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Lottery myth exposed for 'Curious' readers

The belief that revenue raised by lottery sales was intended to defray the cost of providing a public education has been among the most persistent myths surrounding Connecticut governance. When in casual conversation the topics of taxing and the cost of education come up they are often accompanied by the question, “Wasn’t the lottery supposed to pay for that?”

Shame on us, perhaps, but that cooler talk never led us to generate a news story on the topic, at least not in recent history.

That’s why we are excited about CuriousCT. This online tool gives us another way to find out what is of concern to our readers. On we will regularly give our readers a chance to submit questions about things they would like the answers to. From the list we will pick out a few questions for readers to vote on, deciding what they want our reporters to dig into.

In our first round Gregg Landry issued a challenge: “Supposedly, money generated from the lottery goes to a general fund to assist schools, etc. I would like to see money that has made its way to any local schools from the lottery.”

Turns out many of you wanted to know whether that money was helping the schools because Gregg’s question was selected for our first CuriousCT reporting effort, with veteran Day Staff Writer Brian Hallenbeck digging into it. You can read Brian’s story in Monday’s print edition or on our website.

It turns out that for a very brief moment there was a tenuous tie between the lottery and public education. From 1975 to 1977, in the lottery’s infancy, revenue from the first scratch-off game funded education grants to municipal school systems.

After that time, however, the revenue from lottery sales was directed to the general fund, which pays state expenses and provides funding for towns and cities, primarily for local public education.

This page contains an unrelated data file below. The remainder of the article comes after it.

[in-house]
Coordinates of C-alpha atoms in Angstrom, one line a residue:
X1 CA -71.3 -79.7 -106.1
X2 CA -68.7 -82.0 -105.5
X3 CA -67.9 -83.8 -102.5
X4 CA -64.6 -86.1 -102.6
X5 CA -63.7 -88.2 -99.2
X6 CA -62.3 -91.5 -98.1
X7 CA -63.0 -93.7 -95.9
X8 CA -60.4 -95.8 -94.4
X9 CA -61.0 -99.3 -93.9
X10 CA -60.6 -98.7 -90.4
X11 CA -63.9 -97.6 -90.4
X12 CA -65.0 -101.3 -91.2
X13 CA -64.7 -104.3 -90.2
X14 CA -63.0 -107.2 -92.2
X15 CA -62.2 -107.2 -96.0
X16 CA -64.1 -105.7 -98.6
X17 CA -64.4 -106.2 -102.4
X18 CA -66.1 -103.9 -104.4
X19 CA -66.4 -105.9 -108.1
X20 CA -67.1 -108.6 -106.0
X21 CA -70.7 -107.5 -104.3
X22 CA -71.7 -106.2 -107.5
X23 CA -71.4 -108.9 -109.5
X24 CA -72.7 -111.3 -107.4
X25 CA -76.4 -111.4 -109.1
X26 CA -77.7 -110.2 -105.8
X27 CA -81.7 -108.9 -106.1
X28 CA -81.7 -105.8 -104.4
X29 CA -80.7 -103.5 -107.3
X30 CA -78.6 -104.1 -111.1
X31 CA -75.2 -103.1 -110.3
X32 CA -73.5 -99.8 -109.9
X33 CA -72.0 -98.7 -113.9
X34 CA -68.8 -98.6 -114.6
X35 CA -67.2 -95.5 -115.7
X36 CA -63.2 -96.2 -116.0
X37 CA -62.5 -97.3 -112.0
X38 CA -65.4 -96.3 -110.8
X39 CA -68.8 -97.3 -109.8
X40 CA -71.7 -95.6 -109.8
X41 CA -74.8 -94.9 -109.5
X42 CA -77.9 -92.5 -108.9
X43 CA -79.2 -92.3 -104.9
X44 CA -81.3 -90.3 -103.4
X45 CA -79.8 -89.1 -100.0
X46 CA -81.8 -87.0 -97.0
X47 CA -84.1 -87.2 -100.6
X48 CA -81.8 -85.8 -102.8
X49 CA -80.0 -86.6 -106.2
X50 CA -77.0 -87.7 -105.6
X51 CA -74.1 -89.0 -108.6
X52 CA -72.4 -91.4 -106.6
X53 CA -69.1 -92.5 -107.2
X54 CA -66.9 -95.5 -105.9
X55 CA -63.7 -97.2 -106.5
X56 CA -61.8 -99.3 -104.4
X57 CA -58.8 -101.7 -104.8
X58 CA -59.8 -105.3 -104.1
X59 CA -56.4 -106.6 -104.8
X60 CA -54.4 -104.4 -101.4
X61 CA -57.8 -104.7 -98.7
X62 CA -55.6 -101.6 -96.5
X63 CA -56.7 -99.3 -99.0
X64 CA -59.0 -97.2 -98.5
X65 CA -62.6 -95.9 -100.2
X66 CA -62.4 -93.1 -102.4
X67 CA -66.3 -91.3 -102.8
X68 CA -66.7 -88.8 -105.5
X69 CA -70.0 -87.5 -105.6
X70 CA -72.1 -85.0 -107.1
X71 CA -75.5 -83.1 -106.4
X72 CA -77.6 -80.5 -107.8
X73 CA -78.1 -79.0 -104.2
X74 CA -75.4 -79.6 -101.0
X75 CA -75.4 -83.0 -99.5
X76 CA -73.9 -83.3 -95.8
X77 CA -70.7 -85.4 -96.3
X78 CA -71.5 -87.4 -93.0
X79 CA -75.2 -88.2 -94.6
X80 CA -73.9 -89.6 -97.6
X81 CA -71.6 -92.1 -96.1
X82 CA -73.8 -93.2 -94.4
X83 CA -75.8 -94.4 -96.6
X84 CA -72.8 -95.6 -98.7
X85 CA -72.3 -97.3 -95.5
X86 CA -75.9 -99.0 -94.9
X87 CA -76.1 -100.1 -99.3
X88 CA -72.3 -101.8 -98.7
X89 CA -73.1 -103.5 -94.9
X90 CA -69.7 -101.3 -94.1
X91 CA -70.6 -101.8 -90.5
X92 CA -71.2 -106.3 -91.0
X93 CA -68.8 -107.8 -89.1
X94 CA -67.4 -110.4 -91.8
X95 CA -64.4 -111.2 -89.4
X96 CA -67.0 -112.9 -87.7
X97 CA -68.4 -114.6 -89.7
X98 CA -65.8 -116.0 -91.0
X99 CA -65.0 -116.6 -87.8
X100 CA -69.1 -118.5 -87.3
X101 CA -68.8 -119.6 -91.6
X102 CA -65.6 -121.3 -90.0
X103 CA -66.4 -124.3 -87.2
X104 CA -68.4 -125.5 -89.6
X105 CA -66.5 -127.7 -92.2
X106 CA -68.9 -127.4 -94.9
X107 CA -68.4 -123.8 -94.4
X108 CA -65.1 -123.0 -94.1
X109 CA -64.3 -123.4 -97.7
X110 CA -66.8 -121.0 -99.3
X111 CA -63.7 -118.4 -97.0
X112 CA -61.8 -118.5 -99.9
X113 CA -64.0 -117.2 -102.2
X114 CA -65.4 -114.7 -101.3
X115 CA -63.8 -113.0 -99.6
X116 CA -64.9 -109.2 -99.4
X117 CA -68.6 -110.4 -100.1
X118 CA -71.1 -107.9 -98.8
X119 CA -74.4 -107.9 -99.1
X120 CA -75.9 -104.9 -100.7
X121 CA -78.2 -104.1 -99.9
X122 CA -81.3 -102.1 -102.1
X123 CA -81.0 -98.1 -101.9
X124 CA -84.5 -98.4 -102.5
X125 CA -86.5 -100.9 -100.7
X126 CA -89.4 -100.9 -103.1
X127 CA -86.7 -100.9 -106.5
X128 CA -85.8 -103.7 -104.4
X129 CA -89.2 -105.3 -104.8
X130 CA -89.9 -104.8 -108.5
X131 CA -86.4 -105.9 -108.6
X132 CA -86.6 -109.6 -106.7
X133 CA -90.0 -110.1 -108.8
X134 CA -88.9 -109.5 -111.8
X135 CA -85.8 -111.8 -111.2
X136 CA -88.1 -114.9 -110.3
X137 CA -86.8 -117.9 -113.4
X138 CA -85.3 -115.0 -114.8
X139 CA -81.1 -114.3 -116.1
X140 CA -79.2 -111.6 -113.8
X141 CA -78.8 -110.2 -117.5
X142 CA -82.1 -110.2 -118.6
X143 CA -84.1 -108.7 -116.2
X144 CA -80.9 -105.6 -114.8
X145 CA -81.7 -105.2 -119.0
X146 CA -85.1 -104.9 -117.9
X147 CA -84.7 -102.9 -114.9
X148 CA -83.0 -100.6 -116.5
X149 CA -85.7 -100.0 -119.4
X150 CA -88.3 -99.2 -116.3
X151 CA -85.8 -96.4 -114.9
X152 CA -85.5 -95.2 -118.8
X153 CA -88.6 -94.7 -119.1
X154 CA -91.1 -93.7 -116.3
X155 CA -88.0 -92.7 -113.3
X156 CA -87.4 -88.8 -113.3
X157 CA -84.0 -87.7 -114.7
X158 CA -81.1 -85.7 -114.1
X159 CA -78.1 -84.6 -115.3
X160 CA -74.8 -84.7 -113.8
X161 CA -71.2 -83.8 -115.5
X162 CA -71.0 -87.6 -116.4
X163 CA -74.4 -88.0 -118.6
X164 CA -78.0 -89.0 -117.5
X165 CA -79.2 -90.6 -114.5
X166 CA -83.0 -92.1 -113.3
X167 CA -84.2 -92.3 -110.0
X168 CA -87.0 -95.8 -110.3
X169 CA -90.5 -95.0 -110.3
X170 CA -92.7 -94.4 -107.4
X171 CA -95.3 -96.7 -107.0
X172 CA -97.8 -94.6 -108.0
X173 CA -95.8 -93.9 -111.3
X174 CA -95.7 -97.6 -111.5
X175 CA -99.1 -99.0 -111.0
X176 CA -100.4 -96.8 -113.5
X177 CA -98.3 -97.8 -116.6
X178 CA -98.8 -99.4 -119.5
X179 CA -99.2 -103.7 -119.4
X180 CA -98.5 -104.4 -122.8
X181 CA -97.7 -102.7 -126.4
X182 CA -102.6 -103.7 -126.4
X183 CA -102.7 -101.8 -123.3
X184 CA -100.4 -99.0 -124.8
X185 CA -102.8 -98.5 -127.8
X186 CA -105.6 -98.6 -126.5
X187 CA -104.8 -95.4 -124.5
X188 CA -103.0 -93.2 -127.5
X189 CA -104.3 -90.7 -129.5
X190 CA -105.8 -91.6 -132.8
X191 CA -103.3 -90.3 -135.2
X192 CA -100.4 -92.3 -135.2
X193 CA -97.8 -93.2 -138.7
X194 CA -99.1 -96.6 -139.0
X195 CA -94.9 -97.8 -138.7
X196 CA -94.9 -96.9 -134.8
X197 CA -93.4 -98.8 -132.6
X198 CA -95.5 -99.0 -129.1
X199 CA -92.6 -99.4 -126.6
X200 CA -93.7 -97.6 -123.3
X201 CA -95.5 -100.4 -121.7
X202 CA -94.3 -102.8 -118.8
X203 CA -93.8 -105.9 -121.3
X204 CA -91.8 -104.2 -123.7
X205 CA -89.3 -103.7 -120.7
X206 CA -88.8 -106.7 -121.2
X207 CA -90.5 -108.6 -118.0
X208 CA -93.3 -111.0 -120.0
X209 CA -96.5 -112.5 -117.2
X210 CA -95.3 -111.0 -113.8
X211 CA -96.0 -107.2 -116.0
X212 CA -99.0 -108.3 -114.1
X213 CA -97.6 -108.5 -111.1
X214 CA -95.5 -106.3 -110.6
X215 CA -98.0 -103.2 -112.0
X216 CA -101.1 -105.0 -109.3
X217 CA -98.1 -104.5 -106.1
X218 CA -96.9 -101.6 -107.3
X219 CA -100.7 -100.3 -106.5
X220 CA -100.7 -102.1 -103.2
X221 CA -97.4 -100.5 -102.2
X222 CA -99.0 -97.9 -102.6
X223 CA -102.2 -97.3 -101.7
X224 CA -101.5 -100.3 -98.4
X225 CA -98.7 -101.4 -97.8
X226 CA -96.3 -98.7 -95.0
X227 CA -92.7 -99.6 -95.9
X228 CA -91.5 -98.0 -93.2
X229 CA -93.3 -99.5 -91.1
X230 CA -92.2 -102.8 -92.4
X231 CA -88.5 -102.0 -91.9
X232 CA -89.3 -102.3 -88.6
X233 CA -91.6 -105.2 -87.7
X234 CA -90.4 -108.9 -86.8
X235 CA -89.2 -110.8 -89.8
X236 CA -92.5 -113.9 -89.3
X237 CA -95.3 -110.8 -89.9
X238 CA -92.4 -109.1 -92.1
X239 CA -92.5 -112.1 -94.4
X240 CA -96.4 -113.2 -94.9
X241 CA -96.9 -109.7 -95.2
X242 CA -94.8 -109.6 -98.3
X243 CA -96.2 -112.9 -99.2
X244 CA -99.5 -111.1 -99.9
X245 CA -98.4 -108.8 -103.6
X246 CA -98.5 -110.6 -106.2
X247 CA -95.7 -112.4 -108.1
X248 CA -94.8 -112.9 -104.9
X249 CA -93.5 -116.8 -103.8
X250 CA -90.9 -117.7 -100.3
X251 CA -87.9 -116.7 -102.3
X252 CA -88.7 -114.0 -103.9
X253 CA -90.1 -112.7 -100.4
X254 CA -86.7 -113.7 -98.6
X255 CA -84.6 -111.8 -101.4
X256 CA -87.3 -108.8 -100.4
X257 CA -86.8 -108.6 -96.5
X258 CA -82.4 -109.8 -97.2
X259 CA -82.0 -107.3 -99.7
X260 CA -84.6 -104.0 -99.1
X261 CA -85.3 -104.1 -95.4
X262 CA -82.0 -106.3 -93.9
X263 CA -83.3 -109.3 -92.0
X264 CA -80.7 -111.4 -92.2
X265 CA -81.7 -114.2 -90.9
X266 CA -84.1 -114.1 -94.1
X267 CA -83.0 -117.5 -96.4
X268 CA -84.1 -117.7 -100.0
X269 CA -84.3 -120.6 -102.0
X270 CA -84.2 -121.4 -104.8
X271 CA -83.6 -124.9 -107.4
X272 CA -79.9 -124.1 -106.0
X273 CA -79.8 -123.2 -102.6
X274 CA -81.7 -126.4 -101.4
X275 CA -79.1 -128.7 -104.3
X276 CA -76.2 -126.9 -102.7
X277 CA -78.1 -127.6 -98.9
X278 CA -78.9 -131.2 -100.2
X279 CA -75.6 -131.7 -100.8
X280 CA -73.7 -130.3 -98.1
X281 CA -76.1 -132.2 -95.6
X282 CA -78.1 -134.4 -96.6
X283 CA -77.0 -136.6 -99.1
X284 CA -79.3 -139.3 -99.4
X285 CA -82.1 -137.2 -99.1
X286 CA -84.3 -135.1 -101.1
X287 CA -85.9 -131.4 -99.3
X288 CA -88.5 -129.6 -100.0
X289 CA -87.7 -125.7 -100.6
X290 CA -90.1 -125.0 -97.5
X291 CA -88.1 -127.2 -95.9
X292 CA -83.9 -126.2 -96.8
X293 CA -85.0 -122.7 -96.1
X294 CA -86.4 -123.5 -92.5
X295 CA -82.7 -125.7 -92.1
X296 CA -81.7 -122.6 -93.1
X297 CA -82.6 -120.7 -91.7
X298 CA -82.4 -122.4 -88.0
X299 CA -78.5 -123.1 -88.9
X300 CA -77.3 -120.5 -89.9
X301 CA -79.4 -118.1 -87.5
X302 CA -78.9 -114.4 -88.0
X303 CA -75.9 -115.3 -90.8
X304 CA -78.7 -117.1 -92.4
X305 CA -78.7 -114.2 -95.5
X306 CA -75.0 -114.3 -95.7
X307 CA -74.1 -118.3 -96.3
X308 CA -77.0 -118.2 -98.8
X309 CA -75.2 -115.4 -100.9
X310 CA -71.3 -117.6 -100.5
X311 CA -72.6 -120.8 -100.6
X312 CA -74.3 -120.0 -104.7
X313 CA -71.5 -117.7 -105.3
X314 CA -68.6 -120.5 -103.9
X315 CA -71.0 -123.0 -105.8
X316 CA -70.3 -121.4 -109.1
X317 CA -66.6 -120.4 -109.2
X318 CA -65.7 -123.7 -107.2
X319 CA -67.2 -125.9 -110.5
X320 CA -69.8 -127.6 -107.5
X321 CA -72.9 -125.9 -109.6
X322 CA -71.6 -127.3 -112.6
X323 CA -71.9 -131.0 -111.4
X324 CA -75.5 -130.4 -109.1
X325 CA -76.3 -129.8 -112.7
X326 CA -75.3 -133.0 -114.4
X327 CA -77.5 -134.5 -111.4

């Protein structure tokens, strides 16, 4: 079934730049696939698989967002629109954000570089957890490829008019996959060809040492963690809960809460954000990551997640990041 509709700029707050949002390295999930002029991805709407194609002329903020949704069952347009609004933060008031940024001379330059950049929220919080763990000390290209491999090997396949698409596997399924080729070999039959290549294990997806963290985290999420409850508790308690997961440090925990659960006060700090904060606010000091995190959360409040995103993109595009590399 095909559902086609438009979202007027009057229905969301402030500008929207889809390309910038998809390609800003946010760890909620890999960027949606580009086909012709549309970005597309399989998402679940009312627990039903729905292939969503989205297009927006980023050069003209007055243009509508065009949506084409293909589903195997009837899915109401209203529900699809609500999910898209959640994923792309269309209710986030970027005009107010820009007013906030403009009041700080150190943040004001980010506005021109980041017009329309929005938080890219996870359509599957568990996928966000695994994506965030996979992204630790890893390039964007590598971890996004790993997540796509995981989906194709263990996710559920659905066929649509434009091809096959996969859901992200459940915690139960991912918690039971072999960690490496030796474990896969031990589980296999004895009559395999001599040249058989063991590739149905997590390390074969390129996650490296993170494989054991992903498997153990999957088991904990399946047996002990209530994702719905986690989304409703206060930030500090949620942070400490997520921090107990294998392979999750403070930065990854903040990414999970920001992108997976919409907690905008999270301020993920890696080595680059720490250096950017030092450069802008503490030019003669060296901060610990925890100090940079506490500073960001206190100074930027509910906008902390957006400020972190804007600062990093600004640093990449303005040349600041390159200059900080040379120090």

So yes, our reporting found, that money you spend on losing lottery tickets does help pay for education, but not directly, and it is not a major factor. The state sends nearly $2 billion to cities and towns for education, roughly 10 percent of all state spending.

By way of comparison, the Connecticut Lottery Corp. last fiscal year raised $345 million for the state, the revenue left after money for winnings, salaries, promotion and other costs for the program is expended. That equals about 20 percent of the revenue the state sends to towns and cities for public education, not an insignificant amount.

But another $9 billion is spent on education in Connecticut, raised largely by local property taxation. That drops the lottery contribution to 3 percent, even if it was being directly used to pay for education, which it is not.

So, while the lottery and other fees and revenues might help some, it is taxes that largely pay for our schools.

Dedicated funds — collecting this tax to pay for that expense — are tricky things in state government. The state legislature, when it decides money is needed elsewhere, can always divert it, unless the state Constitution says otherwise. This is why our editorials long advocated for a constitutional amendment requiring that transportation-related assessments — primarily the gas tax but potentially in the future to include toll collections — be used solely to meet the state’s transportation needs and the upgrading of its outdated and maintenance-starved transportation system.

Voters, to their credit, did just that when in November they approved such a constitutional amendment to create a transportation fund lockbox.

It may be disappointing to learn that the revenue from the lottery tickets you buy won’t ever be the answer to paying for public education, but at least you now have a level of certainty that the gas tax you pay when you fill up the car during the same visit will help meet transportation needs.


The Day editorial board meets regularly with political, business and community leaders and convenes weekly to formulate editorial viewpoints. It is composed of President and Publisher Tim Dwyer, Editorial Page Editor Paul Choiniere, Managing Editor Tim Cotter, Staff Writer Julia Bergman and retired deputy managing editor Lisa McGinley. However, only the publisher and editorial page editor are responsible for developing the editorial opinions. The board operates independently from the Day newsroom.


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